FOR ALL THE PROMISE of college, degree attainment remains both modest and highly unequal in American society. The percentage of U.S. adults with bachelor’s degrees stands at 38, up from less than 5 percent in 1940.
The GI Bill of 1944 and the Higher Education Act of 1965 helped broaden access to higher education for a more demographically diverse student population.
Yet, socioeconomic disparities remain striking. In 2020, according to estimates from the Pell Institute, 59 percent of 24-year-olds from families in the highest income quartile had completed bachelor’s degrees. That compares to 40 percent in the second quartile, 25 percent in the third, and 15 percent of young adults from the lowest-earning quartile.
Left: The Lory Student Center is a popular spot for gathering and studying on the campus of CSU in Fort Collins. Photo: Joe A. Mendoza. / Right: At CSU Pueblo, student researchers display the results of their work at an annual symposium. Photo: Jerod Young.
Top: The Lory Student Center is a popular spot for gathering and studying on the campus of CSU in Fort Collins. Photo: Joe A. Mendoza. / Bottom: At CSU Pueblo, student researchers display the results of their work at an annual symposium. Photo: Jerod Young.
According to the U.S. Census Bureau, 42 percent of white adults have bachelor’s degrees, and 61 percent of Asian American adults hold degrees. By comparison, 28 percent of Black adults and 21 percent of Hispanic adults have attained bachelor’s degrees.
The rural-urban divide is equally striking. The U.S. Department of Agriculture reported that 21 percent of rural adults held college degrees in 2019.
The numbers are significant, foremost, because they quantify the talent, prosperity, and lifetime opportunities that may be unlocked with more equitable access to higher education – a mission-based imperative for Colorado State and other land-grant universities. Moreover, well-managed, diverse work teams are a “recognizable source of creativity and innovation that can provide a basis for competitive advantage,” according to an article in the journal Creativity and Innovation Management.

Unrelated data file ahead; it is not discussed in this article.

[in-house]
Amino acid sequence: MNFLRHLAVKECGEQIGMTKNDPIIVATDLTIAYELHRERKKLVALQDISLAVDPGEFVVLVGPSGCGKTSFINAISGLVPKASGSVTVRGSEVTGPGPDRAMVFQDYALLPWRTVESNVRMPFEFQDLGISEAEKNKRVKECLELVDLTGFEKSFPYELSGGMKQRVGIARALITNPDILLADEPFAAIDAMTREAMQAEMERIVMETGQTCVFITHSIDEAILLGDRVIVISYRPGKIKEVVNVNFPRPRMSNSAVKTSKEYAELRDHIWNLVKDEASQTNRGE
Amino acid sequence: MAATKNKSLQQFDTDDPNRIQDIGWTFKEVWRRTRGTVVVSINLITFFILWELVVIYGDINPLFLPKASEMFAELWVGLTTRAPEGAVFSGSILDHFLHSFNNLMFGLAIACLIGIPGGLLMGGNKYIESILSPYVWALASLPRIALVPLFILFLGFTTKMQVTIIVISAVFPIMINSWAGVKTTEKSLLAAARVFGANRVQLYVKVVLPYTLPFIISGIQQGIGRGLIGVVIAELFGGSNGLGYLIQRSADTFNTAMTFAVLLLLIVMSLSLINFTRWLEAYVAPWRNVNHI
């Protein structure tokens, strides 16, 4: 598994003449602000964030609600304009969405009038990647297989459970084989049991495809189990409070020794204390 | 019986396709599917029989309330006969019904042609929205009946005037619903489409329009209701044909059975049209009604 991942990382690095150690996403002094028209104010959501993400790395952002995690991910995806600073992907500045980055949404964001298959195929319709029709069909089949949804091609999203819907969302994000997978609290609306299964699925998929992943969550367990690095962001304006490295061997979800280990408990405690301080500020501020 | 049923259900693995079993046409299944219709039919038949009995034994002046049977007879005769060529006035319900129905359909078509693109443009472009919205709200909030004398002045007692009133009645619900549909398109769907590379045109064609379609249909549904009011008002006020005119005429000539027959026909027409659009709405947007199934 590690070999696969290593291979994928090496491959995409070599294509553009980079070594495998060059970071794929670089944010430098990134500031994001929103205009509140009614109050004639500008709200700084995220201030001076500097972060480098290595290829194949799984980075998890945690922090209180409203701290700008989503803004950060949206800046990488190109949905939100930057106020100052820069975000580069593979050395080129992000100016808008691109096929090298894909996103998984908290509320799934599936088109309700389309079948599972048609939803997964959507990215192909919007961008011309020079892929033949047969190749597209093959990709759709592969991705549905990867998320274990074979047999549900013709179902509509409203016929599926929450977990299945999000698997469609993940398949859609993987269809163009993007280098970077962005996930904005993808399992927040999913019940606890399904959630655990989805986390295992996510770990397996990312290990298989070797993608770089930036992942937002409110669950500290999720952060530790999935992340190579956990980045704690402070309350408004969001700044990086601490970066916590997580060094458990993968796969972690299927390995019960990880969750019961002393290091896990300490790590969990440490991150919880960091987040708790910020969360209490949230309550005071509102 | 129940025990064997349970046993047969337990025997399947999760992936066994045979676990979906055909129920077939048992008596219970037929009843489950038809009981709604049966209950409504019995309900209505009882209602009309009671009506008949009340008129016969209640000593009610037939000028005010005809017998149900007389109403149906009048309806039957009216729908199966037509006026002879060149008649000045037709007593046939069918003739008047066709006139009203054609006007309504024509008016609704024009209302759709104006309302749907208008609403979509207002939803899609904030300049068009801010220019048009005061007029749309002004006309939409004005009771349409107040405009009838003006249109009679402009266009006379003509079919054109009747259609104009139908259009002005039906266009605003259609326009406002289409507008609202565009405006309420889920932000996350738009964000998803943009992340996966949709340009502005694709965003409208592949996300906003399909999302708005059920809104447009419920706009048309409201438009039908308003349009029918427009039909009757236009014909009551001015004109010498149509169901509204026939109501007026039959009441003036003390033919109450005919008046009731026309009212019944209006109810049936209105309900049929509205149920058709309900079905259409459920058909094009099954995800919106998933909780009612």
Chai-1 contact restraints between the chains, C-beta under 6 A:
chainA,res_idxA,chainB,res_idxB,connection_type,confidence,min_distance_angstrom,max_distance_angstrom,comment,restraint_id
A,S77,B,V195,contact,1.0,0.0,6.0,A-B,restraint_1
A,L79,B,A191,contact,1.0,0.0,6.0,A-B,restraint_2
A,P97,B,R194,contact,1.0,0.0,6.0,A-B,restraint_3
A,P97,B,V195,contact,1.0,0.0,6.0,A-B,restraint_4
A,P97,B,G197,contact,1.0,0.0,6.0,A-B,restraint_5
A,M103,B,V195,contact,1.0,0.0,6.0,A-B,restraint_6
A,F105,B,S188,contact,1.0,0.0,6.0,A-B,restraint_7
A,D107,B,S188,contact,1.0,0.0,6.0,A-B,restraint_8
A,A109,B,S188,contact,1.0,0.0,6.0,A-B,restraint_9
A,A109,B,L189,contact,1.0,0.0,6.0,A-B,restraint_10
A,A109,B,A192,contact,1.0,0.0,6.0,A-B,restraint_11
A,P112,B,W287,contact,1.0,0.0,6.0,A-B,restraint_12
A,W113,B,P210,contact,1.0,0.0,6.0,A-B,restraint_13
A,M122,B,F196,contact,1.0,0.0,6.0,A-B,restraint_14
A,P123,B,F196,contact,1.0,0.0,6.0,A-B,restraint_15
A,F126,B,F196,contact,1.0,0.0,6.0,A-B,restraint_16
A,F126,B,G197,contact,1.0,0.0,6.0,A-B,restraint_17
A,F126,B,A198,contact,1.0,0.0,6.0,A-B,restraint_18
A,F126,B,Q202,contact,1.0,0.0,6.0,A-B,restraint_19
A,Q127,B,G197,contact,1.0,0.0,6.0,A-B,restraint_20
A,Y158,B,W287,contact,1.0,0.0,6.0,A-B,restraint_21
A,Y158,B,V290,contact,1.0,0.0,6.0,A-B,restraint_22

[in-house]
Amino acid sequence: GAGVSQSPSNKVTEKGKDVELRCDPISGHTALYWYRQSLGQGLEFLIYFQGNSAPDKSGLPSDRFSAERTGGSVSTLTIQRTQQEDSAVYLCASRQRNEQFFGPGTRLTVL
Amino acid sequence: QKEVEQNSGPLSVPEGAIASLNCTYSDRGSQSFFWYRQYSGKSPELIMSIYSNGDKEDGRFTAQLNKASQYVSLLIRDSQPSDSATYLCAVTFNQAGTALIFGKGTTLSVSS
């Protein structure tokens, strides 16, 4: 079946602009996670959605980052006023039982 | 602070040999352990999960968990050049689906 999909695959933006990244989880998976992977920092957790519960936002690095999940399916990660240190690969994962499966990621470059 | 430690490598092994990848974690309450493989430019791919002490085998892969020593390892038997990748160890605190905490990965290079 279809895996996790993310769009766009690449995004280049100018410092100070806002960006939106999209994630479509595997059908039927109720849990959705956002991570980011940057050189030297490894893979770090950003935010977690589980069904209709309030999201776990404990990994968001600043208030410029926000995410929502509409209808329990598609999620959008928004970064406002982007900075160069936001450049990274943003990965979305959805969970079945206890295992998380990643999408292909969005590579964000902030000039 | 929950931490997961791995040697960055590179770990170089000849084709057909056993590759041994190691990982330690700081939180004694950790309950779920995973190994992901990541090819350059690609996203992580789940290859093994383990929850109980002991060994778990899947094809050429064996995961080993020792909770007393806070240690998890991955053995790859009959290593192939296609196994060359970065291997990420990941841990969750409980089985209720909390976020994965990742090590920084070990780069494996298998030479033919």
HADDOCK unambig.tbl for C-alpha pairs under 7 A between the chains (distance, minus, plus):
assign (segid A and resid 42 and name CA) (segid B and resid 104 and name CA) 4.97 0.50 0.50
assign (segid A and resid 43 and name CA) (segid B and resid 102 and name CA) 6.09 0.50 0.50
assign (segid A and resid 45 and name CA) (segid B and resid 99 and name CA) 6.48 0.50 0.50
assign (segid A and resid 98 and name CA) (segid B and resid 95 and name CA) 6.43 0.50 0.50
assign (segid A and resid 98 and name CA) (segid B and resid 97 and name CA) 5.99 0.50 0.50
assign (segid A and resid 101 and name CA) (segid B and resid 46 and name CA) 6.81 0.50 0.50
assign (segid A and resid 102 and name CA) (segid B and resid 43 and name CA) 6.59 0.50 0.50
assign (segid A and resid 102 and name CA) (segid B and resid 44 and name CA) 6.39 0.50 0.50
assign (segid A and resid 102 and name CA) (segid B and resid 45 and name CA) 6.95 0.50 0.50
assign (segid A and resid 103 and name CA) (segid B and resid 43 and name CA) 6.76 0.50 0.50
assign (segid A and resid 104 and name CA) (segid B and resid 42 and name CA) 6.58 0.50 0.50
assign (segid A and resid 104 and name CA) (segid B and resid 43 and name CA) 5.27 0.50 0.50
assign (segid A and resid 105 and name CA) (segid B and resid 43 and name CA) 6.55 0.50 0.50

Today’s global economy further demands cultural competence among professionals, skills that may arise when students interact with peers with diverse backgrounds, according to a study titled “Educating the workforce for the 21st century,” published in Research in Higher Education. “Given the changing demographic landscape, the role of higher education in preparing students for the challenges and complexities of a diverse society has received considerable attention,” the study said.
First-generation students make up about 25 percent of Colorado State’s total enrollment. Photo: John Eisele.
RISING COSTS AND STUDENT DEBT
RISING COSTS of college attendance have thwarted many students; it’s one of the central concerns among those who question the value of college degrees, surveys have shown.
The increases are clear: At public, four-year schools nationwide, the average cost of tuition and fees in academic year 1991-1992 was $4,160, measured in 2021 dollars, according to the College Board. Thirty years later, in 2021-2022, that cost had increased to $10,740, a rise of nearly 160 percent. Until the recent surge in inflation, U.S. college prices notably outpaced inflation for many years, said Sandy Baum, a leading expert on higher education affordability with the Urban Institute in Washington, D.C.
A prime reason has been declining state investment in public higher education, a trend that has occurred across the country over time. Colorado is at the bottom of the heap: It ranked No. 49 in the nation based on public higher education appropriations per full-time equivalent student in 2021, according to a report from the State Higher Education Executive Officers Association. Only New Hampshire spent less.